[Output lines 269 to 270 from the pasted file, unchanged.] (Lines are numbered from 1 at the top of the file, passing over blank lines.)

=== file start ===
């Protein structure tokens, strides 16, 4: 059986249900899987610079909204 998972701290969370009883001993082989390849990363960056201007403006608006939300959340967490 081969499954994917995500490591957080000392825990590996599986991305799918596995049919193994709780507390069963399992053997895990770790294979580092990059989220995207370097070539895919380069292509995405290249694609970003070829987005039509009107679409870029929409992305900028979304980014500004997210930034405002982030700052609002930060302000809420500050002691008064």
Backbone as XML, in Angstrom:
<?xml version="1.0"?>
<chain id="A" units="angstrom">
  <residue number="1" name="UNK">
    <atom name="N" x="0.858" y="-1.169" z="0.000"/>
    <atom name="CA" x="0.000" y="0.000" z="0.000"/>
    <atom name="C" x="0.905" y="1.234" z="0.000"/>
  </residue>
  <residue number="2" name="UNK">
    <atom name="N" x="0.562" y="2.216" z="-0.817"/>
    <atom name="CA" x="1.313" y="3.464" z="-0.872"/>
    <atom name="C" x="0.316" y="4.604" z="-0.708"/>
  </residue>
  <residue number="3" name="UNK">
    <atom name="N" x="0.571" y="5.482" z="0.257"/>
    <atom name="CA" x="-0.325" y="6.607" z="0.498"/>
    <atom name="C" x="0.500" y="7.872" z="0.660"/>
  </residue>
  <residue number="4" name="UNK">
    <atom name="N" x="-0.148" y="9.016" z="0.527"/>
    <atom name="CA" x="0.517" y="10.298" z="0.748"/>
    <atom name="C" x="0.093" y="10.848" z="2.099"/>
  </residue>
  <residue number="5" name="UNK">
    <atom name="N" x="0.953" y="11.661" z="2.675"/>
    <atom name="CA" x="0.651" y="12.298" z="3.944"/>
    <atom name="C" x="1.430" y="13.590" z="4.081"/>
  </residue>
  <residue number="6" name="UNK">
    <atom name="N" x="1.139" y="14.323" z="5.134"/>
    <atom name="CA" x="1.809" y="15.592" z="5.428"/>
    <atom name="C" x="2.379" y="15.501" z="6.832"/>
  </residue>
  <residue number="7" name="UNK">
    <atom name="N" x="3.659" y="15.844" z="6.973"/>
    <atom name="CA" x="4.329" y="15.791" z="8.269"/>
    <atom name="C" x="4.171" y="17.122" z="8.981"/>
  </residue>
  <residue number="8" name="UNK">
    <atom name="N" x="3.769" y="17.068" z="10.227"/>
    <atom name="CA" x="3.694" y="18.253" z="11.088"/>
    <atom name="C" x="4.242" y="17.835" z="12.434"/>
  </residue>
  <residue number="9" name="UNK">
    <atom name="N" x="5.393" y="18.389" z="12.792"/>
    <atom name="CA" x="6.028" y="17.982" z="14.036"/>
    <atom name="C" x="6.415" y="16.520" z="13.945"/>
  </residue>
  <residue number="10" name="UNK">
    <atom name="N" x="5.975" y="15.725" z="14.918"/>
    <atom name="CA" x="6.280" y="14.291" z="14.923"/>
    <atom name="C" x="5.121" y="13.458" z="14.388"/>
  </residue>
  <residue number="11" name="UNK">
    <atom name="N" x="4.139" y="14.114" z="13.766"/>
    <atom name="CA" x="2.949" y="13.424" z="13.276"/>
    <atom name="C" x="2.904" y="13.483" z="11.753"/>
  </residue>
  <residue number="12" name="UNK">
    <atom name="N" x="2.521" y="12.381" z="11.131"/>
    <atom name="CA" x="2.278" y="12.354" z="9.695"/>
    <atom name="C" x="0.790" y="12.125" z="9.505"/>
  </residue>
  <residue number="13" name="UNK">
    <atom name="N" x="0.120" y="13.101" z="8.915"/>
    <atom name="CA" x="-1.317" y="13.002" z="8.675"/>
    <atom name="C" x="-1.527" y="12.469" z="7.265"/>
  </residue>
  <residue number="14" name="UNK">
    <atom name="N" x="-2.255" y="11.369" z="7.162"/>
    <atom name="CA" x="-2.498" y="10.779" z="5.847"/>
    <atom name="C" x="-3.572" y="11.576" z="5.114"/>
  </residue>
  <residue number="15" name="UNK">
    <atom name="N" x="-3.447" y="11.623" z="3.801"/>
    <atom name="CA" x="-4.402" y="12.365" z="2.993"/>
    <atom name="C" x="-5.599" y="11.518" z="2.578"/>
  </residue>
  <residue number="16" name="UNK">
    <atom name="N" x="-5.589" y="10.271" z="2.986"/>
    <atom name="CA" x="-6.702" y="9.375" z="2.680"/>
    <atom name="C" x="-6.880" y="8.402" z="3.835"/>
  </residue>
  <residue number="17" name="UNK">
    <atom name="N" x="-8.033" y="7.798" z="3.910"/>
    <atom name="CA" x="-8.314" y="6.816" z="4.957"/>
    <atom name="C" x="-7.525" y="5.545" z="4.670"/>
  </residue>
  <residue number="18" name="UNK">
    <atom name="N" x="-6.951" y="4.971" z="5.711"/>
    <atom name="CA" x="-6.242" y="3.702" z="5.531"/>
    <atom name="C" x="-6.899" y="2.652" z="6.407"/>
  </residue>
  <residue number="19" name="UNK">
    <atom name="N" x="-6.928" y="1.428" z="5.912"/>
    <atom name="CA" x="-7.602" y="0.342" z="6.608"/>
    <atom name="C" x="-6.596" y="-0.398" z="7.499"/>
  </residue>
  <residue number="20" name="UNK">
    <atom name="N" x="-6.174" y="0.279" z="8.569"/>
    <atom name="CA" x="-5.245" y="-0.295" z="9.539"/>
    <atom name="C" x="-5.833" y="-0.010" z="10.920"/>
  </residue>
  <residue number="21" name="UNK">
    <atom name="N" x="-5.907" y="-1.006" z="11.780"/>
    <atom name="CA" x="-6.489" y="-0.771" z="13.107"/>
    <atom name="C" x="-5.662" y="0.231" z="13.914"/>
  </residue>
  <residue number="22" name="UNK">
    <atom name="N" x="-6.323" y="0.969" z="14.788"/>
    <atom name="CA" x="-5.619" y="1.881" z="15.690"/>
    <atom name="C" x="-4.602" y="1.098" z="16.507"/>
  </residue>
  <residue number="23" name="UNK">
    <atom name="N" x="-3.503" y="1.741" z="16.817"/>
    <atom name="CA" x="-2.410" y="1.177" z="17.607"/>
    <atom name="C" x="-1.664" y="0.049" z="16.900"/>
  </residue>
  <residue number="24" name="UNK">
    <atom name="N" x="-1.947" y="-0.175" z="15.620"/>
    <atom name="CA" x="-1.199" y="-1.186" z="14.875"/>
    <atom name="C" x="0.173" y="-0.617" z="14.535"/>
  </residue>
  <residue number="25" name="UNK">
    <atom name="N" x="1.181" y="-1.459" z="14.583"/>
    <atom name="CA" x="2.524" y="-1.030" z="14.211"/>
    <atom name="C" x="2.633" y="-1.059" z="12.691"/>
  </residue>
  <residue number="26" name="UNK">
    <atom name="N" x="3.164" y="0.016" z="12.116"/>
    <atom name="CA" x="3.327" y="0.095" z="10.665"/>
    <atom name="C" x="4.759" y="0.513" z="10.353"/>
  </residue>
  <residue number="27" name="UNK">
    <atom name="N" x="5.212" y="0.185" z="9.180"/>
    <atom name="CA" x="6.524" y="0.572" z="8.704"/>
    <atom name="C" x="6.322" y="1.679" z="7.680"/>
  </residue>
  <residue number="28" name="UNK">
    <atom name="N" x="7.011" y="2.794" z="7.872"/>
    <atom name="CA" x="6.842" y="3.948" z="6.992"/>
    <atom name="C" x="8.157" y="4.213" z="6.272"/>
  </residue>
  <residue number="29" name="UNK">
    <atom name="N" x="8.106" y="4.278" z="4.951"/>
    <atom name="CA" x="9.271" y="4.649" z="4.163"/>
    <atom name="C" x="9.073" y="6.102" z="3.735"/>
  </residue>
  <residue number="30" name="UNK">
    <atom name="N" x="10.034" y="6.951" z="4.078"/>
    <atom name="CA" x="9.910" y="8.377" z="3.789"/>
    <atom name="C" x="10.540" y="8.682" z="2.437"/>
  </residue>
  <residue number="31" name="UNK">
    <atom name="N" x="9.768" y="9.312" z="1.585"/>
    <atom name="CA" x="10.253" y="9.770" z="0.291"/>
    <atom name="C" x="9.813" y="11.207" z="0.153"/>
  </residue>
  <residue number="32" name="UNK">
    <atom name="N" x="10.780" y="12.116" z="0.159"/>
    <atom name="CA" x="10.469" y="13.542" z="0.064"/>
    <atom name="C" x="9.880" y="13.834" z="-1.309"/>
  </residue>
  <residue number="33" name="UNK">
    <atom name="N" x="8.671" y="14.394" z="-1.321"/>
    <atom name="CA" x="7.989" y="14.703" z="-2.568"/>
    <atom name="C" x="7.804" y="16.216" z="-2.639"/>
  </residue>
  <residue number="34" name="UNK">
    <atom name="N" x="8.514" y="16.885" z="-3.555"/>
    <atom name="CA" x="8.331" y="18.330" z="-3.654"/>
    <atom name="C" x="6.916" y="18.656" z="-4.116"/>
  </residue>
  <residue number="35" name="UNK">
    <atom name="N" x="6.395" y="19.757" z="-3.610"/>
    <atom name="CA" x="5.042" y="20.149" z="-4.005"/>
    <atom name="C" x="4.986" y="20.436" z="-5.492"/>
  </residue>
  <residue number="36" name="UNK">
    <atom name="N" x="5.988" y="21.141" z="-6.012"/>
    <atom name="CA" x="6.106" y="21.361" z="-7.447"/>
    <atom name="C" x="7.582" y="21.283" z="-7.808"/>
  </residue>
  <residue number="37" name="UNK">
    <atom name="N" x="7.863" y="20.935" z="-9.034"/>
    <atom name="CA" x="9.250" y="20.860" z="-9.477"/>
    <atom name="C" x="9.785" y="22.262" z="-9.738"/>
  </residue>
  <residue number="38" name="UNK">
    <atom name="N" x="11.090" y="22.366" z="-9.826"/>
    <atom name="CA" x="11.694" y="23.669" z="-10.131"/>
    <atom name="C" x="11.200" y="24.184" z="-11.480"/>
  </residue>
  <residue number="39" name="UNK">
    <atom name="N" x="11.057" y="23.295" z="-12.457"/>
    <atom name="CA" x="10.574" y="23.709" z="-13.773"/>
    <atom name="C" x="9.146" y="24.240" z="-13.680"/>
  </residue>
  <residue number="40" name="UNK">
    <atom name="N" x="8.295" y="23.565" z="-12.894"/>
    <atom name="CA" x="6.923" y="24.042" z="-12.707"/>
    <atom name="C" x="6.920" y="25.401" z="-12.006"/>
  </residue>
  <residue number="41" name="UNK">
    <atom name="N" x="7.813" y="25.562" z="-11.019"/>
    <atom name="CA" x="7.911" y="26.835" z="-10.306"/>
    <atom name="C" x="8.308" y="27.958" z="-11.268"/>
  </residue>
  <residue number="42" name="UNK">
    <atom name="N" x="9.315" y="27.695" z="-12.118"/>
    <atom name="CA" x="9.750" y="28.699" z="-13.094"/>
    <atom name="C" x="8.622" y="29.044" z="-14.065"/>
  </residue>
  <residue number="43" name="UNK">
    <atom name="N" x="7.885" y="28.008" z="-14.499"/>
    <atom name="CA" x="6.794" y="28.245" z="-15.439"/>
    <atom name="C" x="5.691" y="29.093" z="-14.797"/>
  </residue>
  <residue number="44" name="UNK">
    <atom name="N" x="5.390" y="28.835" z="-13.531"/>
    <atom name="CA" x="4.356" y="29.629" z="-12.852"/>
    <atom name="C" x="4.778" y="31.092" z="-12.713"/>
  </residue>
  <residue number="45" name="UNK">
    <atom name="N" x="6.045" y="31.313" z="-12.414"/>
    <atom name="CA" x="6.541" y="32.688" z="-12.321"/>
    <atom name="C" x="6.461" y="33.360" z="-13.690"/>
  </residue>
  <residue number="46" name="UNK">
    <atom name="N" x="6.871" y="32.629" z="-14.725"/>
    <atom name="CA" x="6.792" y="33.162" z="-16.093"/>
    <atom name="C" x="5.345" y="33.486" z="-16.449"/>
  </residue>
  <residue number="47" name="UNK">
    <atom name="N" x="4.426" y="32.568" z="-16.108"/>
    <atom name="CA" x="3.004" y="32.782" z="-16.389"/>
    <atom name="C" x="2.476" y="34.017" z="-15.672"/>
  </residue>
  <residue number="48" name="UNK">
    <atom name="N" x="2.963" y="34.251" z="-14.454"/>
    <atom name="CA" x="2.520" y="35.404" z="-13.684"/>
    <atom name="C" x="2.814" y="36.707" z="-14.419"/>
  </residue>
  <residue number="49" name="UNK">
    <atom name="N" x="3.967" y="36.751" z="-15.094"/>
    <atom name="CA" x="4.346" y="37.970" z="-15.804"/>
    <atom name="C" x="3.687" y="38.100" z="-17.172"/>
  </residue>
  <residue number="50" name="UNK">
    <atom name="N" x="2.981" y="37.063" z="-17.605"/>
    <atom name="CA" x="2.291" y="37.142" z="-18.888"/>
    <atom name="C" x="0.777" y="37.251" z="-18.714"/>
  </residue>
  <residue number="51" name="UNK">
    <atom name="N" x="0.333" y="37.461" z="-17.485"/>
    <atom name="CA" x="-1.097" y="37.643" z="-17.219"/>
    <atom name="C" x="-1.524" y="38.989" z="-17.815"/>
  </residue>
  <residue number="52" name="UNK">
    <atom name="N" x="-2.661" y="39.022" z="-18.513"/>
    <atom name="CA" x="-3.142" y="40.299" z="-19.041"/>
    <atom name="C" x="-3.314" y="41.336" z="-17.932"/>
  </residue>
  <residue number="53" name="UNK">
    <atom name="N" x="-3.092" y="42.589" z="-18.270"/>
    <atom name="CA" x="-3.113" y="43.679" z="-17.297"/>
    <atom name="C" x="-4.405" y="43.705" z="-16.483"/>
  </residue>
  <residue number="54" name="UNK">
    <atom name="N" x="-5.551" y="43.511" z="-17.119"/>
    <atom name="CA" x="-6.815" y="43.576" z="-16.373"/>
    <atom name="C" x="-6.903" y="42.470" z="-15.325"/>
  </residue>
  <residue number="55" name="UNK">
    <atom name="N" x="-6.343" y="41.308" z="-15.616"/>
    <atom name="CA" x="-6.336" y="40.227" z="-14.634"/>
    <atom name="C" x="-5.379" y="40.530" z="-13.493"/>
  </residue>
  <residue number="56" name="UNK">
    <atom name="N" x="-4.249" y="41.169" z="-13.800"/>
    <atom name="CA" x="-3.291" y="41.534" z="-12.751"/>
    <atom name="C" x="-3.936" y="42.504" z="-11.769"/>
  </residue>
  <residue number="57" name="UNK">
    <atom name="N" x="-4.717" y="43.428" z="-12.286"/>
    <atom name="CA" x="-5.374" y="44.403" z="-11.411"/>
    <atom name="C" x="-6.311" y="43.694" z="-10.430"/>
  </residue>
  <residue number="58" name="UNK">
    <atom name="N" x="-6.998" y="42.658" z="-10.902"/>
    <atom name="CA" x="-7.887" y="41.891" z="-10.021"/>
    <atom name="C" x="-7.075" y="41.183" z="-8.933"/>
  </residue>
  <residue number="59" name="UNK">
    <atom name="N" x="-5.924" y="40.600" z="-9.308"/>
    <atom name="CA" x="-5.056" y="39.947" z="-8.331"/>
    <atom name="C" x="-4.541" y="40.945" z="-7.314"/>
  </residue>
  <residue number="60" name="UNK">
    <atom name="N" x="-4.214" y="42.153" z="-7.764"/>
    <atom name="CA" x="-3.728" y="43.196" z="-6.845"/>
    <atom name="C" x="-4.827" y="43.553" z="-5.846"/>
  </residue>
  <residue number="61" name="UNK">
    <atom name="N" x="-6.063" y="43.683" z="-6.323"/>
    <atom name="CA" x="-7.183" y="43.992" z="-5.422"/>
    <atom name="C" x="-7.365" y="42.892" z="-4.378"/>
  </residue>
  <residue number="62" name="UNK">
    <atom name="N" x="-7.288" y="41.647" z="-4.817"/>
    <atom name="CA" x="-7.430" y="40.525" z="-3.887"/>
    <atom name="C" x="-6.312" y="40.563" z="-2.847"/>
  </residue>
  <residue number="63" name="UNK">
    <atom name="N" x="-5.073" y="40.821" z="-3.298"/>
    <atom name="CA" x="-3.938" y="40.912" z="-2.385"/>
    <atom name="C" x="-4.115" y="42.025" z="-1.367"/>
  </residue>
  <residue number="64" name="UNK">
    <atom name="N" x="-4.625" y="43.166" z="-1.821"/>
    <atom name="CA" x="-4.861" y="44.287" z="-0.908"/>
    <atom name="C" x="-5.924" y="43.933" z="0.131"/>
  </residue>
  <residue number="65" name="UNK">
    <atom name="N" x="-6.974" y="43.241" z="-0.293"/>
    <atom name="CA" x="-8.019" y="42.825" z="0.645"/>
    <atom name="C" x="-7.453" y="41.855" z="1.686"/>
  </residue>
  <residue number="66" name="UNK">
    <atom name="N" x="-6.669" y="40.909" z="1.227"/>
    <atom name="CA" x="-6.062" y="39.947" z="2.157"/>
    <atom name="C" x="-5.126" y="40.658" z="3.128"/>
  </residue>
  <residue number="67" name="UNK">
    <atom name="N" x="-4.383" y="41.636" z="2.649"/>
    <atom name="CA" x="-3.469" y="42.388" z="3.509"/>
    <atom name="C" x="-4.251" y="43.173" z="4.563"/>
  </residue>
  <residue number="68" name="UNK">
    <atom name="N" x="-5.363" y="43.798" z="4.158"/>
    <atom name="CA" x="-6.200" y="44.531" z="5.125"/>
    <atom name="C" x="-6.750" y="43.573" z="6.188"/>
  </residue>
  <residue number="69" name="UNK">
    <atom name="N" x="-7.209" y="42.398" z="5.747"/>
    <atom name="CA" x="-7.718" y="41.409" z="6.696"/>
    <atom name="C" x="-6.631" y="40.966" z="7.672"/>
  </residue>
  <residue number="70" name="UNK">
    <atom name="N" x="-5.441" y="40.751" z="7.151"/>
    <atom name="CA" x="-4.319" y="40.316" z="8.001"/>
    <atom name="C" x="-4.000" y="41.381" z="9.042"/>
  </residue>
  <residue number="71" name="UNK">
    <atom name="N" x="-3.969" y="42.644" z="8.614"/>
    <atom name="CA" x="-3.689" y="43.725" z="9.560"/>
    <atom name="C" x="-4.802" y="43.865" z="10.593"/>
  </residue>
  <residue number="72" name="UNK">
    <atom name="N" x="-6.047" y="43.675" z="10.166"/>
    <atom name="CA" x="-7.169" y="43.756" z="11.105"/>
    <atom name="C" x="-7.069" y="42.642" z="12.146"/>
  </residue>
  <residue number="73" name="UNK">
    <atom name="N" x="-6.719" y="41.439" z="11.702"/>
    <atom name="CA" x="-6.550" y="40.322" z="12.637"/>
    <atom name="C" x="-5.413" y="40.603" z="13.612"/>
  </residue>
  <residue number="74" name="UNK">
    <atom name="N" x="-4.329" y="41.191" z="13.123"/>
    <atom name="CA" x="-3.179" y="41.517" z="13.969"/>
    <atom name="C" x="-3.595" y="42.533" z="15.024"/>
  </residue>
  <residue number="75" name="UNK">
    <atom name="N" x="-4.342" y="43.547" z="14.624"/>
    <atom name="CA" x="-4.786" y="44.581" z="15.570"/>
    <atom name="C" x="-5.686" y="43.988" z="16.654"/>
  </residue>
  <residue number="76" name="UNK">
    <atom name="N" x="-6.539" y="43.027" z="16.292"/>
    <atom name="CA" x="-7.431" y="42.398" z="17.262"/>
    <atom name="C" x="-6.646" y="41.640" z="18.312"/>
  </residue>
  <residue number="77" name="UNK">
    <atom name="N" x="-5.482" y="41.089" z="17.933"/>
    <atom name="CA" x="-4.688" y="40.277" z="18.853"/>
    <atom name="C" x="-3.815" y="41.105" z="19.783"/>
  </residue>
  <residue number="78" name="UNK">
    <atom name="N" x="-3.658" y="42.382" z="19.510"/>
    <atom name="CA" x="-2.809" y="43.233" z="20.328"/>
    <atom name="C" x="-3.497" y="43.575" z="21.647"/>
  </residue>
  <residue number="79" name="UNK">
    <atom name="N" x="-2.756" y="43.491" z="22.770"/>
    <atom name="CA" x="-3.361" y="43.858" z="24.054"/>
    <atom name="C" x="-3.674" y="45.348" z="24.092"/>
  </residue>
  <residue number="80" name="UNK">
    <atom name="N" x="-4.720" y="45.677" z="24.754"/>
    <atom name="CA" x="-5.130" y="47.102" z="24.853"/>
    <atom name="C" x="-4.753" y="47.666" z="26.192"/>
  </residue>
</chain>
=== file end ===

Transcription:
  </residue>
  <residue number="54" name="UNK">